A lot of people are talking about opioid addiction these days. But there aren’t many who are listening. Jeffrey Stockbridge has spent the past 10 years doing just that.
Using a large-format camera, audio recording equipment and a journal, Stockbridge has documented daily life on Kensington Avenue in North Philadelphia — ground zero for the city's drug trade and less than a 30-minute drive from Drexel's main campus.
Stockbridge grew up in Woodbine, Maryland, a small town 30 minutes west of Baltimore, where he witnessed people close to him get lost in drugs. He counts himself lucky to have found his passion in life early and to have won a scholarship that allowed him to earn a Bachelor of Science in Photography at the Antoinette Westphal College of Media Arts & Design.
His senior thesis photography project, "Homegoing," was a four-year endeavor that took him into hundreds of abandoned houses in and around West Philadelphia. In the process, he met addicts and others living on the fringe of society.
“At first I thought these people were in the way of my work — I was focusing solely on architectural interiors … and I was kind of scared of them,” he says. "But I was really just scared of the unknown. As soon as I got to know the people I was coming in contact with, everything changed.”
At that point, a new project was born: "Kensington Blues."
First a blog and then a book, "Kensington Blues" offers an unflinching, deeply compassionate look at the human beings drawn to the neighborhood’s plentiful supply of cheap, high-quality heroin. The photographs and interviews have drawn attention from public health officials and politicians, as well as art collectors and gallery owners.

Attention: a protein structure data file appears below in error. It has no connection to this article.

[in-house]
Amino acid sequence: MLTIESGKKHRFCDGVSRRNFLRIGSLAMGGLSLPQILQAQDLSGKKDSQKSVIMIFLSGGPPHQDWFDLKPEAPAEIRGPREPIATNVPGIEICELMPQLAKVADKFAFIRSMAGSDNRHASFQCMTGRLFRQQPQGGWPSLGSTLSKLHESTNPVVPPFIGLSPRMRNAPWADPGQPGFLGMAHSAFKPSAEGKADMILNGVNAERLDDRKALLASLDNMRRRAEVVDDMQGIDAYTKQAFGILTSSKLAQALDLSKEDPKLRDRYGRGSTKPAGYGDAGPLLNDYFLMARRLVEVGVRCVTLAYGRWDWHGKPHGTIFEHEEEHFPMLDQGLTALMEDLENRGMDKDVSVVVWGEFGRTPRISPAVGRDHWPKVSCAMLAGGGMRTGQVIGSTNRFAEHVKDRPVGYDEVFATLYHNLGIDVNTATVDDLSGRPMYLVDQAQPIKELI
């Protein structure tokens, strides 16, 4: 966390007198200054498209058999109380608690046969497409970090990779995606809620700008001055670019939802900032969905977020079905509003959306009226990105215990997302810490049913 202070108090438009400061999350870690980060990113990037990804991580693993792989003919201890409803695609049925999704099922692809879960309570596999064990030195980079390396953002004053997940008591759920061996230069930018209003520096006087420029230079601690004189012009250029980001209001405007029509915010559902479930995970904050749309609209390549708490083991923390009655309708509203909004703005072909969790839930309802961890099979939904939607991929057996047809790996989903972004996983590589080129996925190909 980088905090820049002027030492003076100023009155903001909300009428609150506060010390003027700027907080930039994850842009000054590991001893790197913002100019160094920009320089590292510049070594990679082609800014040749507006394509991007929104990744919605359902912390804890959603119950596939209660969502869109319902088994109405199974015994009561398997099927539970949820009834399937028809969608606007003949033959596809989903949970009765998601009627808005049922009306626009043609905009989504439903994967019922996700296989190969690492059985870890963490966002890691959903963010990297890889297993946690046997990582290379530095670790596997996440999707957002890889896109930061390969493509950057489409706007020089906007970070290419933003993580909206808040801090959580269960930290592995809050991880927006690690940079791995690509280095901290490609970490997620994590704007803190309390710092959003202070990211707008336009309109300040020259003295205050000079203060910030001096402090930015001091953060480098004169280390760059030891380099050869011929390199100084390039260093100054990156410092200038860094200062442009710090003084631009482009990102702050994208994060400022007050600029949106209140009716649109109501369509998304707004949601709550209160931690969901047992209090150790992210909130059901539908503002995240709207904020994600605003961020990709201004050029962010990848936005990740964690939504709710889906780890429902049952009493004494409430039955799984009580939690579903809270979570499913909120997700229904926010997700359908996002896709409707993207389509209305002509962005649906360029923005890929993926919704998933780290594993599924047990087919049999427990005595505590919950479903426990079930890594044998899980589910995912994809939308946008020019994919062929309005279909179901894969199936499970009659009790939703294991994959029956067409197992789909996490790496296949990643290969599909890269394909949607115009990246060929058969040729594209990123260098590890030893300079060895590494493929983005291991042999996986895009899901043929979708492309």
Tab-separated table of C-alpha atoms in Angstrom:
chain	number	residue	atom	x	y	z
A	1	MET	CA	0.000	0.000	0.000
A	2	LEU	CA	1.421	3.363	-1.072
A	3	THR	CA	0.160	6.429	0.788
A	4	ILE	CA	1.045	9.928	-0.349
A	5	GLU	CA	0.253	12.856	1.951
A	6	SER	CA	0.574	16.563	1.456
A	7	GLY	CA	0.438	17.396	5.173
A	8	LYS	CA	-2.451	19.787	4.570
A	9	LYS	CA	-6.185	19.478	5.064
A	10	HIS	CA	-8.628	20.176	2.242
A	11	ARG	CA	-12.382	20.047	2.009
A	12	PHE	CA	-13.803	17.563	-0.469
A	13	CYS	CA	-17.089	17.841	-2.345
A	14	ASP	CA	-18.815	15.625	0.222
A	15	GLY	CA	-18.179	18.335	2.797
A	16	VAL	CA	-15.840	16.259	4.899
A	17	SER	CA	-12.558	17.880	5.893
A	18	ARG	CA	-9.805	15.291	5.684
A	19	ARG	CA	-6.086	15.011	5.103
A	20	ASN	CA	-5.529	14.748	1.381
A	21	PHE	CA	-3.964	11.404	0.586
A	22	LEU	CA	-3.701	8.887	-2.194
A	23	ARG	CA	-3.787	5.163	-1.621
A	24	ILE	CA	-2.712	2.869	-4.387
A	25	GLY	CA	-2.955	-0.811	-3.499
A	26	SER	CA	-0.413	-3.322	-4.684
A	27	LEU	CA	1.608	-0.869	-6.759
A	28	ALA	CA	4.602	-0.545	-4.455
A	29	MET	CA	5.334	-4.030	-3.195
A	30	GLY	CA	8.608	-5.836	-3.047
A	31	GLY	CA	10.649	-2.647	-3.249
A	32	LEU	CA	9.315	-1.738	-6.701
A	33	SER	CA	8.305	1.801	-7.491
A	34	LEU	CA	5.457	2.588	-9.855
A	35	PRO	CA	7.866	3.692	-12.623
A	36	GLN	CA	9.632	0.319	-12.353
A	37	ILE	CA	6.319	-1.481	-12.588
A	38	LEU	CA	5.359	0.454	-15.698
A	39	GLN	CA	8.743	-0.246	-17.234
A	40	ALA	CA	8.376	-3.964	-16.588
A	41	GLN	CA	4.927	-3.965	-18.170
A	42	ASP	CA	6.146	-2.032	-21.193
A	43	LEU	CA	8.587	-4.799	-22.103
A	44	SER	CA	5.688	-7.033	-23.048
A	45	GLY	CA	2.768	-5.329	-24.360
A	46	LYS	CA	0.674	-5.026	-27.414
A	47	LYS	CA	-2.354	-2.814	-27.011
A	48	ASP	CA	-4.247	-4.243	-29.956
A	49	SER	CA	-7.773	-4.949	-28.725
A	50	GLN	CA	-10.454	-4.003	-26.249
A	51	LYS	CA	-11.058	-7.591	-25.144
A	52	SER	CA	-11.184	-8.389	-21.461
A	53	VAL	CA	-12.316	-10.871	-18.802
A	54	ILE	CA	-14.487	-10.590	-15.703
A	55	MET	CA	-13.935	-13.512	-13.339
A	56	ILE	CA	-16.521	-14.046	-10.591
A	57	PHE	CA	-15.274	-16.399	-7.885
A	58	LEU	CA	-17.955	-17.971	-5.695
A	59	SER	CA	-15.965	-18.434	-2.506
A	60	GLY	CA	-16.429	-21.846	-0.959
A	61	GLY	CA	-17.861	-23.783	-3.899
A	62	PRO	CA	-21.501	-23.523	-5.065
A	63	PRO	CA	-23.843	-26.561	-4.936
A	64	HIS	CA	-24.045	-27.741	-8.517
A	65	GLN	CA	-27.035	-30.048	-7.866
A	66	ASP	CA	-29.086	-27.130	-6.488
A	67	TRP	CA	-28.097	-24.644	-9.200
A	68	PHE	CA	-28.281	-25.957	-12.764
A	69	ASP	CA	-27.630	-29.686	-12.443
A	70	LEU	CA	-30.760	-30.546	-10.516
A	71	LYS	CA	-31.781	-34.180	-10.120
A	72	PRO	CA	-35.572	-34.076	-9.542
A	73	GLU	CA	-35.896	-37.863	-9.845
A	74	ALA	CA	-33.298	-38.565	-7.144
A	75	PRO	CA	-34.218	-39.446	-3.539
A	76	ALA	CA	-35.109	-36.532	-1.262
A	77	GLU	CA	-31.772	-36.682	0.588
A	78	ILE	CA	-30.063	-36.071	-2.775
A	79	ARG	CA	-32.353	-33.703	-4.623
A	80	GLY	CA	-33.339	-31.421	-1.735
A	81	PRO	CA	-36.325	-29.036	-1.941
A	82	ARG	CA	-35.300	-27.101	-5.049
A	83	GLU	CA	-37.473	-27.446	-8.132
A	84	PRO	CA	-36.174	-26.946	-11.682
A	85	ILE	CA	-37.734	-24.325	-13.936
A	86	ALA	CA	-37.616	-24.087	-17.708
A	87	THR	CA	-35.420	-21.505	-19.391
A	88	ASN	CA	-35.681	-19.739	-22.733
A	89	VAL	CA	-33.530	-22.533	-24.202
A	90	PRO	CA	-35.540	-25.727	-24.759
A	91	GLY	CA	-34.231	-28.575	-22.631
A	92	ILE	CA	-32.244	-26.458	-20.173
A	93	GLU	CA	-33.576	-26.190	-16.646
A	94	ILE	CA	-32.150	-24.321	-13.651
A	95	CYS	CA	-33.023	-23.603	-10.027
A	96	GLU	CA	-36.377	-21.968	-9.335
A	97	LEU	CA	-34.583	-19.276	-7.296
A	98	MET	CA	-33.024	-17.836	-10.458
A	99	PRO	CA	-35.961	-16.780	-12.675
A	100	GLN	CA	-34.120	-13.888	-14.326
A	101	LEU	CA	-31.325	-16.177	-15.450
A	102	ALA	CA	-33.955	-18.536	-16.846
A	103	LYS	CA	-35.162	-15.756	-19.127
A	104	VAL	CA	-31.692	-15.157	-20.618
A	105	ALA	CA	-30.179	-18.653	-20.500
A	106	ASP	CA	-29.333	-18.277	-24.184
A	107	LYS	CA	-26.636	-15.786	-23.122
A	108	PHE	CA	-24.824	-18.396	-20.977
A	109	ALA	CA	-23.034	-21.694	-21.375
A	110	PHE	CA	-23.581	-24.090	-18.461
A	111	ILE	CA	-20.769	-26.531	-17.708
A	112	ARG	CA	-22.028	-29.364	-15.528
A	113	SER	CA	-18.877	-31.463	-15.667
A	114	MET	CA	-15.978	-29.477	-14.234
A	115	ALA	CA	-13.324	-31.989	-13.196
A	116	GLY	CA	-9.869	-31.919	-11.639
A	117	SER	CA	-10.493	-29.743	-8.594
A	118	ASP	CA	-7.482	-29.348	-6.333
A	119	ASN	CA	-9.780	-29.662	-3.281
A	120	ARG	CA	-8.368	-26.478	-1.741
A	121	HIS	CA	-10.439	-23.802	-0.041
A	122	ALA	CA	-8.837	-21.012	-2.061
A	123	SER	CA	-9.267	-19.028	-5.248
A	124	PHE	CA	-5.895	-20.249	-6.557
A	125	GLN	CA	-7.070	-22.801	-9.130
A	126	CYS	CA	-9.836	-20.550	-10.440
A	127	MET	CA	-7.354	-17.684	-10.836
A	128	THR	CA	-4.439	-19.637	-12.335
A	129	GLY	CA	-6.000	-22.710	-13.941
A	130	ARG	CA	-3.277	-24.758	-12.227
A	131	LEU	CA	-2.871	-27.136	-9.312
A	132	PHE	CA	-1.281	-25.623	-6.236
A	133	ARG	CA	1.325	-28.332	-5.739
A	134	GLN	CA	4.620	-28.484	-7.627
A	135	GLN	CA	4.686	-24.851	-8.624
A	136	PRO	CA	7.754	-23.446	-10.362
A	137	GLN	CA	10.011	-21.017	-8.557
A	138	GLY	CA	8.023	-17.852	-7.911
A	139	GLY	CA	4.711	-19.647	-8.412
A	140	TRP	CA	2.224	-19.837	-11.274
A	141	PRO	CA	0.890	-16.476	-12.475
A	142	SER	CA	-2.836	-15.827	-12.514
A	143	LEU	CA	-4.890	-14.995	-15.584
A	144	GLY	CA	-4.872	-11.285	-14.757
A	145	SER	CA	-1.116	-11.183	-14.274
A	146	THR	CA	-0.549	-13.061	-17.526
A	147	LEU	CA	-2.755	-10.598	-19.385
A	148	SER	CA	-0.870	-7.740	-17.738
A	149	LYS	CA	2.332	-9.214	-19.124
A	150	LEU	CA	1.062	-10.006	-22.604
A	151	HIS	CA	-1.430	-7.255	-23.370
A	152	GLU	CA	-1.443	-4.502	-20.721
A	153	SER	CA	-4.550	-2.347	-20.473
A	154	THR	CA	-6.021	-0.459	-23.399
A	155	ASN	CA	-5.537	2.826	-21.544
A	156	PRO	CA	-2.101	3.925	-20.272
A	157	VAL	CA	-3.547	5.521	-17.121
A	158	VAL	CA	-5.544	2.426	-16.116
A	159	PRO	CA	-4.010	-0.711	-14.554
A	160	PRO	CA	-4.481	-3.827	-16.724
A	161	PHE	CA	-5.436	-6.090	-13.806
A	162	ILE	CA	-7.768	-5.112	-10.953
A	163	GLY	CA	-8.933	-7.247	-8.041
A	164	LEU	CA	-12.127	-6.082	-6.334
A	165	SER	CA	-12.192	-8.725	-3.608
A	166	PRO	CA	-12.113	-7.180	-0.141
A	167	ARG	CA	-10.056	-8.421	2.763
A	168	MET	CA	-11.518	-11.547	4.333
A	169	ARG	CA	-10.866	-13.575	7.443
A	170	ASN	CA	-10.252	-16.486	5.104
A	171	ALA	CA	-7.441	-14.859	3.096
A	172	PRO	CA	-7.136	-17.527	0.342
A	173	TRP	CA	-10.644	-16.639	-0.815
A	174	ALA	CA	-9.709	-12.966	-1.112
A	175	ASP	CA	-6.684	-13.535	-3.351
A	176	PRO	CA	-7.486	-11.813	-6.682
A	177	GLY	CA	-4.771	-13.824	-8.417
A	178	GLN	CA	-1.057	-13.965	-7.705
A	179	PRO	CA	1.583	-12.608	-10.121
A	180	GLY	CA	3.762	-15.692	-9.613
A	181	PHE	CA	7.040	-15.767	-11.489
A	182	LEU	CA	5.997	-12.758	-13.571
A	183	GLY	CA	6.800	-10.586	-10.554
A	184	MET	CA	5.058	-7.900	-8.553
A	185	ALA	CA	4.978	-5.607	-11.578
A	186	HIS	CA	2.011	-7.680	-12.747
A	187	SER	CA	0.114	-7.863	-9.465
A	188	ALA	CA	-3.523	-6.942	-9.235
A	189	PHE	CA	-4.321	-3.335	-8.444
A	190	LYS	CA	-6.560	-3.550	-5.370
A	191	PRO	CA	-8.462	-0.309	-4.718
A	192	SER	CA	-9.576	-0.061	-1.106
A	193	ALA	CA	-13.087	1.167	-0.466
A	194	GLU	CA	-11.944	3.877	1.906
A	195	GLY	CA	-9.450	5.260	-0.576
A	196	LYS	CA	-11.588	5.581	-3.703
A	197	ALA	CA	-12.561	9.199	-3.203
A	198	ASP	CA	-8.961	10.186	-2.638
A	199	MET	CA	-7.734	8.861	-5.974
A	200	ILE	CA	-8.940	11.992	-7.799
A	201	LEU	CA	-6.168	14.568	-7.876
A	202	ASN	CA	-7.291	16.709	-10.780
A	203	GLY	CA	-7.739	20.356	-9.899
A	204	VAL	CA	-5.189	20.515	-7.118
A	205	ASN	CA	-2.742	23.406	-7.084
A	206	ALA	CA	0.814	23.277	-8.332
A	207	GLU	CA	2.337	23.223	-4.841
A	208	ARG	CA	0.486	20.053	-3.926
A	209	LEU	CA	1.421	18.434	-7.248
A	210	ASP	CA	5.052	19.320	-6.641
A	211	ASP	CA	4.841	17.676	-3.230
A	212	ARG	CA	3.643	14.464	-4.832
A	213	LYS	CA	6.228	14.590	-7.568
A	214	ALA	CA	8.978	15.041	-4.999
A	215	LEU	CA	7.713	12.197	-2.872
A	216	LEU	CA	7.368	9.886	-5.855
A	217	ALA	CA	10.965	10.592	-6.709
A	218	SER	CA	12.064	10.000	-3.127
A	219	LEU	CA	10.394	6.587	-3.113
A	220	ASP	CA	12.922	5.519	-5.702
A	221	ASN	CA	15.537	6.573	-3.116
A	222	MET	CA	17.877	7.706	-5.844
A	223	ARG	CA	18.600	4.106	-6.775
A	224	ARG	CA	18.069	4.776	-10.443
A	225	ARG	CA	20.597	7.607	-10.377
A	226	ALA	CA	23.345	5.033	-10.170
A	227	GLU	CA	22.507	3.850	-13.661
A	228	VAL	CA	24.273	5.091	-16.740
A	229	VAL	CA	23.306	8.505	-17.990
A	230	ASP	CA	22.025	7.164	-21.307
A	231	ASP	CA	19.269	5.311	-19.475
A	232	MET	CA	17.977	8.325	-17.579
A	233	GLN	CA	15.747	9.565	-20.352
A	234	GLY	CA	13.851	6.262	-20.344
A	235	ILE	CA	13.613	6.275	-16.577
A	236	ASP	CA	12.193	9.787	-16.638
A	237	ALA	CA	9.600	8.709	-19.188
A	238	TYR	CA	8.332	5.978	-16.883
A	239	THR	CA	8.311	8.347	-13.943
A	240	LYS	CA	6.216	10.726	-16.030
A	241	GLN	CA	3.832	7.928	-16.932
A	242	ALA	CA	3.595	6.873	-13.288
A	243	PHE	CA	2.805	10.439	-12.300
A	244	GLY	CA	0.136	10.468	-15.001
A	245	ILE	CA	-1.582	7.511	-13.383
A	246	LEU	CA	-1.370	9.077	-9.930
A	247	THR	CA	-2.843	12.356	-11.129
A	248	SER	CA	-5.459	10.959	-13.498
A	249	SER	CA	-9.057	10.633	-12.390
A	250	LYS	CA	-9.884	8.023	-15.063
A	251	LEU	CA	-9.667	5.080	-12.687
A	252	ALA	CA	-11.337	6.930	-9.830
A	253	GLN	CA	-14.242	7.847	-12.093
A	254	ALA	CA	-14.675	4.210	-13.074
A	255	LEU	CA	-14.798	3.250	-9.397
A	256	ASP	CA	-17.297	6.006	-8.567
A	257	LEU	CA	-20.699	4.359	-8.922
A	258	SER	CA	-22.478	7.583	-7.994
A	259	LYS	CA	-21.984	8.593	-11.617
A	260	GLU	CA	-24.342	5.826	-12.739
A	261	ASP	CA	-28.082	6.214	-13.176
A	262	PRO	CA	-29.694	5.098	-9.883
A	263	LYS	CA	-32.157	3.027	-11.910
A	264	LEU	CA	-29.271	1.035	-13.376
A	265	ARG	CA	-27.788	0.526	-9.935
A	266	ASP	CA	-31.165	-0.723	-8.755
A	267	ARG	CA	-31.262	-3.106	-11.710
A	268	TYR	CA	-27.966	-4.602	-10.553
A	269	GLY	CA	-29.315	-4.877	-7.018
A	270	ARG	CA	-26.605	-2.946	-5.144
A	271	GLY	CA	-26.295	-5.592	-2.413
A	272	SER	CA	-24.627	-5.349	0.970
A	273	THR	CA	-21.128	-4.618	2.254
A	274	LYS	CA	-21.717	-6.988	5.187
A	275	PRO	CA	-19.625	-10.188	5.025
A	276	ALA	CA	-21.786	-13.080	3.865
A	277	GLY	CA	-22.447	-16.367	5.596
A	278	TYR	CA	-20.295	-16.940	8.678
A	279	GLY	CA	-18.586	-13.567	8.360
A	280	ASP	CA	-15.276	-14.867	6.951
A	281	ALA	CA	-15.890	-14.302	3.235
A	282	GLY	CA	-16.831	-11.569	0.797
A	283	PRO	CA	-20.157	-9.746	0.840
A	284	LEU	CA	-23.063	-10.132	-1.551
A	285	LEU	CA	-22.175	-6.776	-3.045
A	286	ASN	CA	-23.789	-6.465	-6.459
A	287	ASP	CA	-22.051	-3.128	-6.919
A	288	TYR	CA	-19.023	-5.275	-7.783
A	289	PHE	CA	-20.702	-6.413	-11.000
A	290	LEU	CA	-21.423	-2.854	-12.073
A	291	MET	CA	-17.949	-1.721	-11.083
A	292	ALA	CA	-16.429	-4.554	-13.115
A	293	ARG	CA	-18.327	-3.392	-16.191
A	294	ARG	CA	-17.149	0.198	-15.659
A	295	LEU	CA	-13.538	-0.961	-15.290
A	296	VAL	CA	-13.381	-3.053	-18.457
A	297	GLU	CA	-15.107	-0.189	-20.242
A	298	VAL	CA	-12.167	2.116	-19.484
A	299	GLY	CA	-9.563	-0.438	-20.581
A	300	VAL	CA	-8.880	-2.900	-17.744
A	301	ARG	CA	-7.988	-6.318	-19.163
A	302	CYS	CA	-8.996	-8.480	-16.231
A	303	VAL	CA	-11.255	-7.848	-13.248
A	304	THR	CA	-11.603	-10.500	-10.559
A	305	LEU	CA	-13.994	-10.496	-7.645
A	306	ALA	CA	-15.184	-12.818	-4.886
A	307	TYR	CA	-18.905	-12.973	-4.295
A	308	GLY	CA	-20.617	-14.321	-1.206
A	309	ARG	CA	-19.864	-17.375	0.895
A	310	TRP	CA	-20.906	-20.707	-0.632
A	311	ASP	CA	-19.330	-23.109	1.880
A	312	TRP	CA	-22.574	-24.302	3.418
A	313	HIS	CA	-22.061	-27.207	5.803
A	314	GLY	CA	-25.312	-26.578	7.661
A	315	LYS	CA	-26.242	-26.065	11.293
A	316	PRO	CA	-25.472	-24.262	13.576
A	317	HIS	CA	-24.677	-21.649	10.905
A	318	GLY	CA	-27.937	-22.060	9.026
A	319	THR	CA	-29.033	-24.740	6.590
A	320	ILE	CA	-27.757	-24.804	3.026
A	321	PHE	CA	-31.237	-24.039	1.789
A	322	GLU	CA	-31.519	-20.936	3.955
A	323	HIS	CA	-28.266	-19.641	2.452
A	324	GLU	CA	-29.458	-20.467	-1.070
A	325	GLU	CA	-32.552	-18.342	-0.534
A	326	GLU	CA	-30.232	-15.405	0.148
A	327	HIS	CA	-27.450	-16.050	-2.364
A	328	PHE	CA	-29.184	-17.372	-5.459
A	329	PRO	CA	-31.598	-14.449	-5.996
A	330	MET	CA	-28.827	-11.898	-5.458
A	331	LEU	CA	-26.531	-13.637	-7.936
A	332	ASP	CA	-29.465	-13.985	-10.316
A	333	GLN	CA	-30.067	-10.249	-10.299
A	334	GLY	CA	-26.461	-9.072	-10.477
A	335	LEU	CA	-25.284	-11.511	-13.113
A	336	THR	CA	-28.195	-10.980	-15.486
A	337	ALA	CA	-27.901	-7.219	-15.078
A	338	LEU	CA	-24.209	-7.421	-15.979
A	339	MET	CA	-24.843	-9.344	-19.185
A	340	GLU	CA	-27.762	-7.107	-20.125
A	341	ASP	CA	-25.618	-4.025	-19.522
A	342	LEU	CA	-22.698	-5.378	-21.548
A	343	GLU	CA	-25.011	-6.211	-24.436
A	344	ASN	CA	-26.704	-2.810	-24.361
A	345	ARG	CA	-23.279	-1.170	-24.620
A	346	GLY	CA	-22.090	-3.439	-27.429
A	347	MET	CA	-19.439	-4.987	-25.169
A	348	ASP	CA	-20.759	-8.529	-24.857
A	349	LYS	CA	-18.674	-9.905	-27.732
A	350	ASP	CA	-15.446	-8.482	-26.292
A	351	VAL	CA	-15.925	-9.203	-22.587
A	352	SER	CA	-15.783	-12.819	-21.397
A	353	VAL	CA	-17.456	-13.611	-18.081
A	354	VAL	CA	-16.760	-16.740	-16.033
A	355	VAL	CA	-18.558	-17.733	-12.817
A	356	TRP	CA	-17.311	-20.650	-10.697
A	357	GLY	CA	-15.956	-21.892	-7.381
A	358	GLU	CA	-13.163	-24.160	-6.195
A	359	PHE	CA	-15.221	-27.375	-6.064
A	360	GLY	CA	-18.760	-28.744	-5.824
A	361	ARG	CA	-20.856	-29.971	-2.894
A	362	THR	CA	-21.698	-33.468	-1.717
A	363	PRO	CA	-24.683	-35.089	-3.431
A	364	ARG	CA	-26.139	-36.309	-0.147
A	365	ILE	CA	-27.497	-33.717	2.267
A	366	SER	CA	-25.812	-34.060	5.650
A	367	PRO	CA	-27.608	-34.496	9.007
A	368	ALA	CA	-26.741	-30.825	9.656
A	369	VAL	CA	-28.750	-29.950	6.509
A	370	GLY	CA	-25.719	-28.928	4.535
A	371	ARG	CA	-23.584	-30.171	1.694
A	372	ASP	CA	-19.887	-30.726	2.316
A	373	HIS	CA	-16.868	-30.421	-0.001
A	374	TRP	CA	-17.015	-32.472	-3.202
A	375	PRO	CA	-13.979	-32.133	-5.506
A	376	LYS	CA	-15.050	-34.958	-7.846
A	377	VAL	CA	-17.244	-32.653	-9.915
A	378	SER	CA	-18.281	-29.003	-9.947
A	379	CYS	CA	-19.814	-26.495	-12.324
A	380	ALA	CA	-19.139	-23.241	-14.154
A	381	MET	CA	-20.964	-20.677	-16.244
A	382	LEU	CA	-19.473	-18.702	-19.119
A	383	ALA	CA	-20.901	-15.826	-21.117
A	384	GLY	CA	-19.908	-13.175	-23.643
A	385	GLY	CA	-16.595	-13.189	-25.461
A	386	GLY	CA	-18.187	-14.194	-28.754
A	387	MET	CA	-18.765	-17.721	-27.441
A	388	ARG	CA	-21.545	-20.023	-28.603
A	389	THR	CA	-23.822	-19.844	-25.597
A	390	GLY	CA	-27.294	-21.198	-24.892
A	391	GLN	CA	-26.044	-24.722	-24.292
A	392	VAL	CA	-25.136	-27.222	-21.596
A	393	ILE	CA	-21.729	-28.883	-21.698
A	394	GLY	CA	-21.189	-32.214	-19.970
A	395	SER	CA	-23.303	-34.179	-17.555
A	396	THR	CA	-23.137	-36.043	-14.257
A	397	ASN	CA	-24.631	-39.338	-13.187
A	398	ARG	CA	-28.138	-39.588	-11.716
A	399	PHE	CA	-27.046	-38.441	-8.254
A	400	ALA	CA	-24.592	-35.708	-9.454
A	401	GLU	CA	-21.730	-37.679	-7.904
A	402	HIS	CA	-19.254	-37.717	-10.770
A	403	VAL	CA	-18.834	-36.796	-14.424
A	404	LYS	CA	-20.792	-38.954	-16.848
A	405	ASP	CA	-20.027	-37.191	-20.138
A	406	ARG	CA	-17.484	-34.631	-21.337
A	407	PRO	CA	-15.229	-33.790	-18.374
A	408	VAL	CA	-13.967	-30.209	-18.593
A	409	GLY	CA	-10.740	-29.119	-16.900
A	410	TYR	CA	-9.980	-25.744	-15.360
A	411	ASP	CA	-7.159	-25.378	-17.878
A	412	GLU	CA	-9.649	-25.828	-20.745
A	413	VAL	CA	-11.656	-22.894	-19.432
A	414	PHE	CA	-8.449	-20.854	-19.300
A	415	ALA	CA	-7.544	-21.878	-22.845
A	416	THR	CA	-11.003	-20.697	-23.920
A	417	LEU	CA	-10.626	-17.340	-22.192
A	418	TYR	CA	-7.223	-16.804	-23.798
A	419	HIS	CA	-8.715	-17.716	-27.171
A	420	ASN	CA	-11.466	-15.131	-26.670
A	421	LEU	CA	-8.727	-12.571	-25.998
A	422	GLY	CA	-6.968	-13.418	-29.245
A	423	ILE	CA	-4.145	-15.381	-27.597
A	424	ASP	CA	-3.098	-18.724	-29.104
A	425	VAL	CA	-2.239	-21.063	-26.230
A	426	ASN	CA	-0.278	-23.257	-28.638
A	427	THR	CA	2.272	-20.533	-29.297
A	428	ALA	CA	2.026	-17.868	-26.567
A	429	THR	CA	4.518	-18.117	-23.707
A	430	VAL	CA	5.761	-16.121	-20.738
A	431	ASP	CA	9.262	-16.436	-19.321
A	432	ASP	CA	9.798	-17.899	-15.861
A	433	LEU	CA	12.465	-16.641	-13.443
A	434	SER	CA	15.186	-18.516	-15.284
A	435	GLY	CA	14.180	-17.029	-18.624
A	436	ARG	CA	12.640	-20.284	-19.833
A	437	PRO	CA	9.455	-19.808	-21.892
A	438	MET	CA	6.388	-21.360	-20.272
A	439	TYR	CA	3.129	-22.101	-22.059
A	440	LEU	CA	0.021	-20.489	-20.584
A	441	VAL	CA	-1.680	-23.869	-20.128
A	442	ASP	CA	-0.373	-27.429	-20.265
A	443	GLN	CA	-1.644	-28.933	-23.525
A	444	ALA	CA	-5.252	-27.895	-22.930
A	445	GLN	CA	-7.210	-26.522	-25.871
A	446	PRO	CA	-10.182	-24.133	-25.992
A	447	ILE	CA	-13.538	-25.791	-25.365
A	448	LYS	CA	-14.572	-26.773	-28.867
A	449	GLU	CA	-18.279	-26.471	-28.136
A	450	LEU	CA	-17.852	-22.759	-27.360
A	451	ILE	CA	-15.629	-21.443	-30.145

"I think that art is extremely effective at communicating the humanity behind things," Stockbridge says. "Ultimately my work is about human qualities and relating to each other on a fundamentally human level. And rallying public support for ideas and issues that matter."
These unmistakable portraits have been shown in the Philadelphia Museum of Art and the Portrait Gallery of London. In March 2018, the BBC aired an interview with Stockbridge in which he explained how he was trying to challenge the stigma of drug abuse and homelessness with his project.
"I think ... the act of storytelling in general is one of society's most powerful tools to create social change," Stockbridge said in the interview. "It's totally part of the plan to try to create social change, try to make the world a better place."
“I think that art is extremely effective at communicating the humanity behind things.”
Stockbridge runs a commercial photography business to finance his book and other projects, and he is donating 10 percent of the proceeds from "Kensington Blues" to Prevention Point Philadelphia, a harm-reduction center on Kensington Avenue.
More recently, Stockbridge has turned his focus to stories of recovery. His new blog, "Kensington Blues, Your Story," invites people to share their experiences with him via email.
"Whether you are currently battling an addiction, in recovery, never touched the stuff, a friend or family member of someone who is or was using … Your story counts," the blog says.
“There are powerful stories out there,” Stockbridge says. “I think it’s important for people to hear that it’s possible to start over."